The burden of playing quarterback was deeply etched into Troy Williams’ face late Saturday night, as he bobbed in the rough chop in the wake of the Utes’ 23-20 loss to Stanford — on their home field, in front of their home fans.
There was no friendly comfort there.
In that place, in that moment, Williams looked as though he would rather have been somewhere, anywhere else. He suspected the fans of his team, and conditionally of him, were not just filled with disappointment, they were filled with a much more negative emotion. The same people who had cheered for him over the past few hours, suddenly now, in defeat, were pounding rancor at his nose, feeling to him as though it were collapsing in and parachuting out the back of his head.
That rancor spanned from the guy sitting in seat 7, aisle 10, section JJ to the analysts on some postgame shows who considered the outcome, dissected Williams’ performance, and spewed a kind of visceral reaction that was over the top.
Williams did not duck responsibility. And he knew the score, on the board and off it.
A full 10 times during a postgame press conference, Williams said, “I just got to play better.”
What he added to that, though, was significant. He said: “It’s hard, but I know everybody probably hates me right now. … You just have to take it on the chin. Sometimes, it doesn’t go your way. … They love you one minute, they hate you the next.”
And everywhere, including 45 miles to the south, quarterbacks nodded in agreement, knowing exactly what Williams meant.
Of all the positions in all of team sports, there’s nothing quite like everything that comes with playing quarterback. Even at the college level — especially? — the man behind center is the player who gets the glory when circumstances are good and feels the heat when they are bad.
Williams and Tanner Mangum, who heaped plenty of blame upon himself after BYU’s loss to Boise State on Friday night, are taking a blowtorch to their kneecaps right about now. It must be miserable. Mangum played hurt, coming off an ankle injury prematurely to try to help bump his team out of a skid. Williams was targeted a couple of times straight in the teeth by Stanford defenders.
What did they get for their trouble? A loss and a whole lot of hell.
It was Tom Brady who said, “If you’re a quarterback, you want everything on your shoulders. You want to be the one to make the decisions.” And that might be true — if you’re Tom Freaking Brady.
The venom spewed at Williams was too much. He did not play an excellent game against the Cardinal, throwing two interceptions in the fourth quarter that helped the Utes not one iota. In completing 20 of 39 passes for 238 yards and one touchdown, he had some nice moments mixed in, times when he was throwing lasers and times when his passes were wayward.
One of his picks occurred at the Stanford 16-yard line, killing a Ute scoring opportunity. The other came a couple of minutes later at the Stanford 43. The Cardinal punted after each turnover.
Thereafter, Williams led the Utes on a 95-yard scoring drive comprised mostly of his passes, and his taking wicked shots from defenders, punctuated by an 18-yard TD pass to Darren Carrington.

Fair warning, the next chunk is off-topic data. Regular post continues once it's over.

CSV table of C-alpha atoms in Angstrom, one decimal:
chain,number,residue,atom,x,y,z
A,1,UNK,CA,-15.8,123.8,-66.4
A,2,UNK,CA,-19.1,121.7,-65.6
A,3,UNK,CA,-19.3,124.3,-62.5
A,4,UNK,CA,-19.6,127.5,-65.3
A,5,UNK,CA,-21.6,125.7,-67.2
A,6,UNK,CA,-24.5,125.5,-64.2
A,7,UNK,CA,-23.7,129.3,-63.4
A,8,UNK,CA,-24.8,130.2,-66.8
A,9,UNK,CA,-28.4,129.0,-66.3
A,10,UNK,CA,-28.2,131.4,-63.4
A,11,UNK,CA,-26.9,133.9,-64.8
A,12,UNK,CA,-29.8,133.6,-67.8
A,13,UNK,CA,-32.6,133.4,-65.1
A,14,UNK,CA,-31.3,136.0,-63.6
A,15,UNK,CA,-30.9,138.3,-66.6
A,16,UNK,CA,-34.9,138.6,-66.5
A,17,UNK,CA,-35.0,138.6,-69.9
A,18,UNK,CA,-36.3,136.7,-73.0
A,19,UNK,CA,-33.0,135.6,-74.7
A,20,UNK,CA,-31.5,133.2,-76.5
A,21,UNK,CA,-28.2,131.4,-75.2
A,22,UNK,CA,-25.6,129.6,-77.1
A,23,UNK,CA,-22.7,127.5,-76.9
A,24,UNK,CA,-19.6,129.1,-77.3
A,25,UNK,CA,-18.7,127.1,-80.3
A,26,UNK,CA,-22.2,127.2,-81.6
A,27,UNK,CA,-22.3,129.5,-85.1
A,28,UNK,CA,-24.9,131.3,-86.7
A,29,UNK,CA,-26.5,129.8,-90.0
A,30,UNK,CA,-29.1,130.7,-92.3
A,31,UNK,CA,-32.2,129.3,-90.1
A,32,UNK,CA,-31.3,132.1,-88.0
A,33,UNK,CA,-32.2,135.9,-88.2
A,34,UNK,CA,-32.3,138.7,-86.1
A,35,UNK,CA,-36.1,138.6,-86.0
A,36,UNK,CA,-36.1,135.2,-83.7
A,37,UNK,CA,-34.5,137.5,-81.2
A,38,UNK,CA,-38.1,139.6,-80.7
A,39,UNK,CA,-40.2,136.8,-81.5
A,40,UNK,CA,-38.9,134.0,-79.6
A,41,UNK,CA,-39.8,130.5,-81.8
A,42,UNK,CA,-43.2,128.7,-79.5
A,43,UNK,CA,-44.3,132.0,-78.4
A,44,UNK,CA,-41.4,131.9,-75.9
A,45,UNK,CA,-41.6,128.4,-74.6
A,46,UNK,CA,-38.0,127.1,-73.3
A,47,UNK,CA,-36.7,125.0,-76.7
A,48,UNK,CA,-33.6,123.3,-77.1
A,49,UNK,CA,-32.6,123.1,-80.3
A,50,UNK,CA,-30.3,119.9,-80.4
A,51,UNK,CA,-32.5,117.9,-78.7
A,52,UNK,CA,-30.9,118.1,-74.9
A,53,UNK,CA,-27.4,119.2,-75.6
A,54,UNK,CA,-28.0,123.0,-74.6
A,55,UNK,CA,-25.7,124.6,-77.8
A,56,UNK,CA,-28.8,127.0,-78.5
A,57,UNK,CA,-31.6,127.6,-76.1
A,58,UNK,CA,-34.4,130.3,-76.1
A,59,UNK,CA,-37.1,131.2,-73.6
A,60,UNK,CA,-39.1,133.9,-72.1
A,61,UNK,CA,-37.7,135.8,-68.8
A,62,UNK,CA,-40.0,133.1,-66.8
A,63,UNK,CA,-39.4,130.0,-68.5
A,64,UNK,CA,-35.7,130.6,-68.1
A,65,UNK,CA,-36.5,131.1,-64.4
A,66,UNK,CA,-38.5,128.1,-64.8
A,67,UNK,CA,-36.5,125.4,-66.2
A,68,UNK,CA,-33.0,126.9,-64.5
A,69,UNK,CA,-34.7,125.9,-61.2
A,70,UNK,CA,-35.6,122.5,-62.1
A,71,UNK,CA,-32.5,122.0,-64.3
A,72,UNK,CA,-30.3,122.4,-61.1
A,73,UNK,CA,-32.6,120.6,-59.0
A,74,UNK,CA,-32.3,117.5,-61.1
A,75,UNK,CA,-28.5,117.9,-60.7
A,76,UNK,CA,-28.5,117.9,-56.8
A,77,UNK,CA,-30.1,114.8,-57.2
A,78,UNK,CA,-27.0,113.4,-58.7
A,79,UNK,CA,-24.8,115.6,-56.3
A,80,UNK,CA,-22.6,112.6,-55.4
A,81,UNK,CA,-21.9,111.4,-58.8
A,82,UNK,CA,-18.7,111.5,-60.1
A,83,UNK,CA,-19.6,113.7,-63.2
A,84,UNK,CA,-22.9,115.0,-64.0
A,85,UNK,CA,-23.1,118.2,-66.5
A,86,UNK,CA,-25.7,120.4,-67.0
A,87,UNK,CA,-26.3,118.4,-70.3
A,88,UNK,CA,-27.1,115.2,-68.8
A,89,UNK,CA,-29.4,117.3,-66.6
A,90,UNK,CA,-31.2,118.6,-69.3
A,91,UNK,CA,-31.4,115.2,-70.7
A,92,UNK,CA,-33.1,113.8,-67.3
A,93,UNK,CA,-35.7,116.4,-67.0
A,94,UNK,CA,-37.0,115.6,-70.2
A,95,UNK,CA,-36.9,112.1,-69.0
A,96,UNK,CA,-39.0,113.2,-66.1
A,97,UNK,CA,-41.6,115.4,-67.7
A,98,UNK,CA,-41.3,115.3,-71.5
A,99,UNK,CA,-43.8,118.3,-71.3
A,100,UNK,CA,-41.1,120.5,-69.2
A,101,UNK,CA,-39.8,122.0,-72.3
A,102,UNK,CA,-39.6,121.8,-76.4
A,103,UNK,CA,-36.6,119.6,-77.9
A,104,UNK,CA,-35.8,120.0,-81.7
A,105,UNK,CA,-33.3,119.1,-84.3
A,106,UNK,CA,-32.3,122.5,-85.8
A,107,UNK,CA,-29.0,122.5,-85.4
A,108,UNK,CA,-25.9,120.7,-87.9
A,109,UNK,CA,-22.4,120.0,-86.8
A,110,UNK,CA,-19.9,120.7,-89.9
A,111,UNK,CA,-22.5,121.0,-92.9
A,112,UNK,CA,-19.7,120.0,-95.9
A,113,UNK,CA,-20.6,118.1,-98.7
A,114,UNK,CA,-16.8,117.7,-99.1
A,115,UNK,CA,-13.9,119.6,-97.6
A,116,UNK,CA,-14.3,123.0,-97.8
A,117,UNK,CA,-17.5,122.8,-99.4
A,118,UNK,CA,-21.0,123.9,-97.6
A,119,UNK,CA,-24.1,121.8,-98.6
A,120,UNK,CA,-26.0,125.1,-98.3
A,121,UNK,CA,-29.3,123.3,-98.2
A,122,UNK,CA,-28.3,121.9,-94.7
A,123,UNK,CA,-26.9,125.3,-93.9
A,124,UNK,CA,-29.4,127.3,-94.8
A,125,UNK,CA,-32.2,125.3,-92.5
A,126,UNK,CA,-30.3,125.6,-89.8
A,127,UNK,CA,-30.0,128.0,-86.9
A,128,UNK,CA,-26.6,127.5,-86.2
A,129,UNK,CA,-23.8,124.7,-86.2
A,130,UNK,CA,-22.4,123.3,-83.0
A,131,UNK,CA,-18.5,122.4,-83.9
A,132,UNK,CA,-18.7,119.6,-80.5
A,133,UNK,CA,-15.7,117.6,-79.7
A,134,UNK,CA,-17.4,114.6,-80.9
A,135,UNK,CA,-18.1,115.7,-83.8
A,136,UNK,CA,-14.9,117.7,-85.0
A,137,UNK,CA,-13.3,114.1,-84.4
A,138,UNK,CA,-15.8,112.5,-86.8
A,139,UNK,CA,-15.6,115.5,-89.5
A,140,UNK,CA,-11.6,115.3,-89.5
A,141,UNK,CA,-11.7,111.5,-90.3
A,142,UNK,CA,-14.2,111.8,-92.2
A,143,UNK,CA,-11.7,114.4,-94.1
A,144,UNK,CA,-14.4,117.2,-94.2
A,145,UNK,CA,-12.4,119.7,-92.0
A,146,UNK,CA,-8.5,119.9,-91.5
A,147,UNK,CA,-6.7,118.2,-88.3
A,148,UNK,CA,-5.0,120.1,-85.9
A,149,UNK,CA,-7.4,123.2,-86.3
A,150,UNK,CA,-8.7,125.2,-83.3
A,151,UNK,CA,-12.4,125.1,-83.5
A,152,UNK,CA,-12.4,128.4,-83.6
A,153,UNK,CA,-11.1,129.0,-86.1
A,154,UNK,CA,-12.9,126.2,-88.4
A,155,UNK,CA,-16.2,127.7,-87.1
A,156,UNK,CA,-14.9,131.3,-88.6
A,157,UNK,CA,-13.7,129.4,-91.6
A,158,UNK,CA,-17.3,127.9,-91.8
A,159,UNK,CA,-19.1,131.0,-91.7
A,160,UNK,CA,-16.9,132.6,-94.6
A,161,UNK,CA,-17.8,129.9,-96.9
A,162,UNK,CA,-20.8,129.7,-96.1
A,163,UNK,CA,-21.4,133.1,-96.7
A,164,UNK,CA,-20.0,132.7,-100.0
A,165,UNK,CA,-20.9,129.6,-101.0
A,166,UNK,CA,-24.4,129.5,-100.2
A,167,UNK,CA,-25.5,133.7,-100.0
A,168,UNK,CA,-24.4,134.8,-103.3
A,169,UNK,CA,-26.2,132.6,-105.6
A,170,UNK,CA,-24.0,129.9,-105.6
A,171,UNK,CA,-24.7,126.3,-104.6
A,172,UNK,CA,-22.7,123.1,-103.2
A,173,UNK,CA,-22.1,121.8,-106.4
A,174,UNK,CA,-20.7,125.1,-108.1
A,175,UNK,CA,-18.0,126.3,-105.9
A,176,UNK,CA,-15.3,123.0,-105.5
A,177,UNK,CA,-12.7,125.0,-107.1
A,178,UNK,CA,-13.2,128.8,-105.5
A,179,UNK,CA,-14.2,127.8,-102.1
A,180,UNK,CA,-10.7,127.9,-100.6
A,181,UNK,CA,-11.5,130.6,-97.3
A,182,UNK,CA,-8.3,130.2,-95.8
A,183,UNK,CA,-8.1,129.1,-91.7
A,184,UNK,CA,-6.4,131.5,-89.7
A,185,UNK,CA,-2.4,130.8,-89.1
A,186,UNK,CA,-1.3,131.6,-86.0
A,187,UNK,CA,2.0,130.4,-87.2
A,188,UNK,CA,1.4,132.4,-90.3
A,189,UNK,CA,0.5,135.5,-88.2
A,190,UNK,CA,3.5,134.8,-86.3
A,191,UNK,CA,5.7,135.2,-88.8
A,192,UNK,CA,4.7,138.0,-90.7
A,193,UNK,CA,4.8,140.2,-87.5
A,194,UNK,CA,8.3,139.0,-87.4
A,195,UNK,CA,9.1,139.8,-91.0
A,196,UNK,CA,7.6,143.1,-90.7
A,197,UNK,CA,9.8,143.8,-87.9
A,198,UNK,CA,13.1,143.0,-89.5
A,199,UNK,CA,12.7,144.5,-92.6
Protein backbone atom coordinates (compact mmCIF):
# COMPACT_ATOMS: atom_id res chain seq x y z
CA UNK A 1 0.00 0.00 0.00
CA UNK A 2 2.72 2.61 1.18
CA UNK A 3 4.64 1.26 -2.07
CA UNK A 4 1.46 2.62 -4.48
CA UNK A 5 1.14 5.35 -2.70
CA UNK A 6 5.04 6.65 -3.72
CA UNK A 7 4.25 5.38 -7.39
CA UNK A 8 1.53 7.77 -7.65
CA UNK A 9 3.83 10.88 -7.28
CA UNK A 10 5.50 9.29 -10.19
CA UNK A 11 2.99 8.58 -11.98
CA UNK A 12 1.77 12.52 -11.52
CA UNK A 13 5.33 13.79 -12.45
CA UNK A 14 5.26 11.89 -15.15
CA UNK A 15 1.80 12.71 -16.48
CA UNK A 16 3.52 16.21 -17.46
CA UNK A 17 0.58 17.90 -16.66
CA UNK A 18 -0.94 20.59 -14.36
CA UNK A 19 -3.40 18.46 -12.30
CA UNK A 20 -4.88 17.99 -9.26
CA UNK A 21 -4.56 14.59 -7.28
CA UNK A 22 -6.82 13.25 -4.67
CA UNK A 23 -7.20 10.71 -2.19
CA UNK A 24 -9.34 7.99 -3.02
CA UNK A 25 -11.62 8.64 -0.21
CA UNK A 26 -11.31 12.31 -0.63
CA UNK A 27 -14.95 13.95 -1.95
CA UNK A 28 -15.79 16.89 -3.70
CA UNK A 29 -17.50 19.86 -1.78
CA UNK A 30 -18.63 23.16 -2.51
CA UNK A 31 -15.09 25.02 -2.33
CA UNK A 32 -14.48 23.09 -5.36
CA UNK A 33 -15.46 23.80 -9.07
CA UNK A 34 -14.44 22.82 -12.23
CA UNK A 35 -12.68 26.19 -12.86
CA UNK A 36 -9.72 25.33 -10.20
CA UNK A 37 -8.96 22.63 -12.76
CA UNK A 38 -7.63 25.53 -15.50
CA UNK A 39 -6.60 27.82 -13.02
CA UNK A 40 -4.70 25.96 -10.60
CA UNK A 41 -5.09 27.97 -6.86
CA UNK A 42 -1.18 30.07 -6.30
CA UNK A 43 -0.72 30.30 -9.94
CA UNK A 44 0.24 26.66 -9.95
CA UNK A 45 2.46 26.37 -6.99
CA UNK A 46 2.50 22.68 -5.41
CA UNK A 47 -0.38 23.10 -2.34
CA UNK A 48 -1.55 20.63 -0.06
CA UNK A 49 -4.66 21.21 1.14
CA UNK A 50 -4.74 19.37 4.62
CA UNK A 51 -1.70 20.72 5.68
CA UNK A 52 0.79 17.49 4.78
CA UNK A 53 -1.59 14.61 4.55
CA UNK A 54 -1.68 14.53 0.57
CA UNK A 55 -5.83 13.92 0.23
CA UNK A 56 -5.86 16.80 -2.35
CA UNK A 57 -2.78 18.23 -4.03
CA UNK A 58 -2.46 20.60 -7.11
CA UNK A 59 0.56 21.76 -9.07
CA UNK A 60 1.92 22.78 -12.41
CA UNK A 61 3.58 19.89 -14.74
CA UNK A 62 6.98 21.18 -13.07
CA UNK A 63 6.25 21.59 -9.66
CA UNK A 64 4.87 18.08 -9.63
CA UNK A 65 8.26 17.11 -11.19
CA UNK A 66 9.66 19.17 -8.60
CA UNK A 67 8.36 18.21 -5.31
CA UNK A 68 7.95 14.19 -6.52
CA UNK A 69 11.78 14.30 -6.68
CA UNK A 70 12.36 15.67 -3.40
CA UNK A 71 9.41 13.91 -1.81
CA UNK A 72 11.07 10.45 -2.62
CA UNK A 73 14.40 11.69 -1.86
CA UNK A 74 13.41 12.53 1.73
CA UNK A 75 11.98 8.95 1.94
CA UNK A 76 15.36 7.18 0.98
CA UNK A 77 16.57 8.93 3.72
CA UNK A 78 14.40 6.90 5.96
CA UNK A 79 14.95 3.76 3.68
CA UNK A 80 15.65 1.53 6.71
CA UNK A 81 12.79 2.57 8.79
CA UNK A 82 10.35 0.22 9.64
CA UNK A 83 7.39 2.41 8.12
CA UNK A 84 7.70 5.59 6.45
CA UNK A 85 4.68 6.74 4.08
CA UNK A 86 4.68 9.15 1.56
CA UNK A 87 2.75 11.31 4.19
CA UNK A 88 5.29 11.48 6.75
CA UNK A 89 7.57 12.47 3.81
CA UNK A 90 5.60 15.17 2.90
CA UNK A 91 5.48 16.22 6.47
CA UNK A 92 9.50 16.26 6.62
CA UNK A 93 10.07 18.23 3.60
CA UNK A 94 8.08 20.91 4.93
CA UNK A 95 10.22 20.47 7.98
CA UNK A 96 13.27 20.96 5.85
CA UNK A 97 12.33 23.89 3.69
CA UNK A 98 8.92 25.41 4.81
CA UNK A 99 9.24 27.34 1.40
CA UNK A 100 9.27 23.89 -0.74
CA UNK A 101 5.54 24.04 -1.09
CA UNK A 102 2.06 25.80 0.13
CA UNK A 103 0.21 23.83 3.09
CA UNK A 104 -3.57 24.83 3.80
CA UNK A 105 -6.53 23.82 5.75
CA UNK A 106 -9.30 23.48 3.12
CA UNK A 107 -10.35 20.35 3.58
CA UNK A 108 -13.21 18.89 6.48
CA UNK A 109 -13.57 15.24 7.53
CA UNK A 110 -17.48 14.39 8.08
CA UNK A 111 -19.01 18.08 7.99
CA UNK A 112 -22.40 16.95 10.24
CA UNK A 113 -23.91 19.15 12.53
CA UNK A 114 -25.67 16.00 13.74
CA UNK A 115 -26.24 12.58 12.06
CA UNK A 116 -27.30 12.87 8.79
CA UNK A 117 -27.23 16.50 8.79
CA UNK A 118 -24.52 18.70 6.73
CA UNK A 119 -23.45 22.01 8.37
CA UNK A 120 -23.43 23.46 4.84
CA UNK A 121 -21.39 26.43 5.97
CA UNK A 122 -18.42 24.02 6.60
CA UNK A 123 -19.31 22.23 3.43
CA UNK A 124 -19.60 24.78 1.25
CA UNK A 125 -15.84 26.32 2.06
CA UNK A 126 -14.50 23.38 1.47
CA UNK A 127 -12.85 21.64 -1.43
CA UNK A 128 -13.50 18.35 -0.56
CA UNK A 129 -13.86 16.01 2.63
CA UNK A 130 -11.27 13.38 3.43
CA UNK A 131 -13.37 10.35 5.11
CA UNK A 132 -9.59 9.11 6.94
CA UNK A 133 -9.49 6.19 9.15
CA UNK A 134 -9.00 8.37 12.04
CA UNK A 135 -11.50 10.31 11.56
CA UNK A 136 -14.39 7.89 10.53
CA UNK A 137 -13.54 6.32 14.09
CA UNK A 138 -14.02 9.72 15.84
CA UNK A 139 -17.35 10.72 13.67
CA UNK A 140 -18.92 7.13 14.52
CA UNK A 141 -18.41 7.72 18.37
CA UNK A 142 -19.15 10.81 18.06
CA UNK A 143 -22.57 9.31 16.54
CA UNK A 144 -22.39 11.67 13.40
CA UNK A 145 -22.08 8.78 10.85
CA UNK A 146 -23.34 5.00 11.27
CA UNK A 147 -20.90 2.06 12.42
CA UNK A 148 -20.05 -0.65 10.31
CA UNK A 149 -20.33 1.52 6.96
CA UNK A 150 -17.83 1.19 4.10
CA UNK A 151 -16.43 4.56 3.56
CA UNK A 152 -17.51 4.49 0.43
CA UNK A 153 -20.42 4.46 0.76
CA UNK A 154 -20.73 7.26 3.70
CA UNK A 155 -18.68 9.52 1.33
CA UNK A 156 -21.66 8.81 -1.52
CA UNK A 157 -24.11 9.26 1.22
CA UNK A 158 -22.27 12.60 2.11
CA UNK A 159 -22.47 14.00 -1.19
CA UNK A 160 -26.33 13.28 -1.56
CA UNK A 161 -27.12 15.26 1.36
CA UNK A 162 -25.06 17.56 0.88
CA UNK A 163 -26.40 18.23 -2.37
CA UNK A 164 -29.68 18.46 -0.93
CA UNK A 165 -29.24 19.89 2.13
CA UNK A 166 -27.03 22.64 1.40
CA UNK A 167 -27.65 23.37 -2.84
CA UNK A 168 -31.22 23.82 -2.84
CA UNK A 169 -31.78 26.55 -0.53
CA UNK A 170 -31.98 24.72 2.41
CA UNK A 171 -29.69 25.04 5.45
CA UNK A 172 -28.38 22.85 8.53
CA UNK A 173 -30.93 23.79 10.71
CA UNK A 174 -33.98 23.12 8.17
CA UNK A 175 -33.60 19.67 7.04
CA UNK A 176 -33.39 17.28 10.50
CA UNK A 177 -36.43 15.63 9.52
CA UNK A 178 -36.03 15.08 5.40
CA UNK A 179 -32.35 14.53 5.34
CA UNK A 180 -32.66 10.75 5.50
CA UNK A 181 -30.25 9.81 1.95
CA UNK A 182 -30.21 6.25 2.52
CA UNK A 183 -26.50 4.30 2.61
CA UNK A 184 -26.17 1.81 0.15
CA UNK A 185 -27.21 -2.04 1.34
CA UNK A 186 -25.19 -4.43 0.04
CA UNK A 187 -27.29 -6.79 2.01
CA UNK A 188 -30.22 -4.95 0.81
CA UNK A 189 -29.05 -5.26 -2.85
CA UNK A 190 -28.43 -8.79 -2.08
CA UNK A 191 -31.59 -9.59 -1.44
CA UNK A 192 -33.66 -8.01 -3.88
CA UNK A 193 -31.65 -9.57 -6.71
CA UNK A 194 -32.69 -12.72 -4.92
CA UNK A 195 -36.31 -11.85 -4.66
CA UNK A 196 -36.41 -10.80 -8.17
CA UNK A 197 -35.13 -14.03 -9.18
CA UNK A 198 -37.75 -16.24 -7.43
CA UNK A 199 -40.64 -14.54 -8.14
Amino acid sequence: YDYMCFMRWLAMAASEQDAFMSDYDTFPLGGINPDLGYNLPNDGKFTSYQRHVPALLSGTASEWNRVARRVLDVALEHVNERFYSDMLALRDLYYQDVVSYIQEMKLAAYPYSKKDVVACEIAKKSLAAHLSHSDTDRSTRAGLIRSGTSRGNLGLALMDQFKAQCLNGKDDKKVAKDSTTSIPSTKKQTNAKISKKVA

But, then, time ran out.
Utah quarterback Troy Williams and BYU counterpart Tanner Mangum both struggled last week. Their numbers:
Mangum vs. Boise State • 18-33, 168 yards, 2 interceptions
Williams vs. Stanford • 20-39, 238 yards, 2 interceptions.
Utah receiver Raelon Singleton said later of Williams’ performance: “He did a good job. We just didn’t execute.”
Based on many conversations heard afterward, public and private, the injured Tyler Huntley was pined for, and third-stringer Cooper Bateman was called for.
In Provo, where matters have gotten desperate after five straight defeats, Mangum, who started by completing 8 of 9 passes, slowly melted into a mess of ineffectiveness. So much so that freshman QB Joe Critchlow, who had been redshirting, was pulled off that plan and inserted into the game in its final minutes. It was a move that indicated patience by coaches, whether Mangum was compromised, whether backup Beau Hoge would be able to return, had run out.
There are commonalities with Williams and Mangum. Williams led the Utes to nine victories last season, and Mangum led the Cougars to nine wins in 2015, before Huntley took over this season and Taysom Hill supplanted Mangum last year.
Now, both of these quarterbacks are dogs. Or so it would seem based on the hating Williams foresaw. Mangum told me he pays no attention to such negativity. But these guys are human. It must have some effect.
Complaining about or criticizing the quarterback is as old as the game itself. We all do it, right? The man who touches the ball on every play gets the praise, gets the blame. And that’s the way it is.
But Steve Young once described how difficult playing the position is, saying this about that: “I wish everyone who loved football could stand in a quarterback’s shoes just for one play, because I think it would be tremendously humbling to say, ‘I didn’t know. I had no idea.’”
Williams and Mangum do.
GORDON MONSON hosts “The Big Show” with Spence Checketts weekdays from 3-7 p.m. on 97.5 FM and 1280 AM The Zone.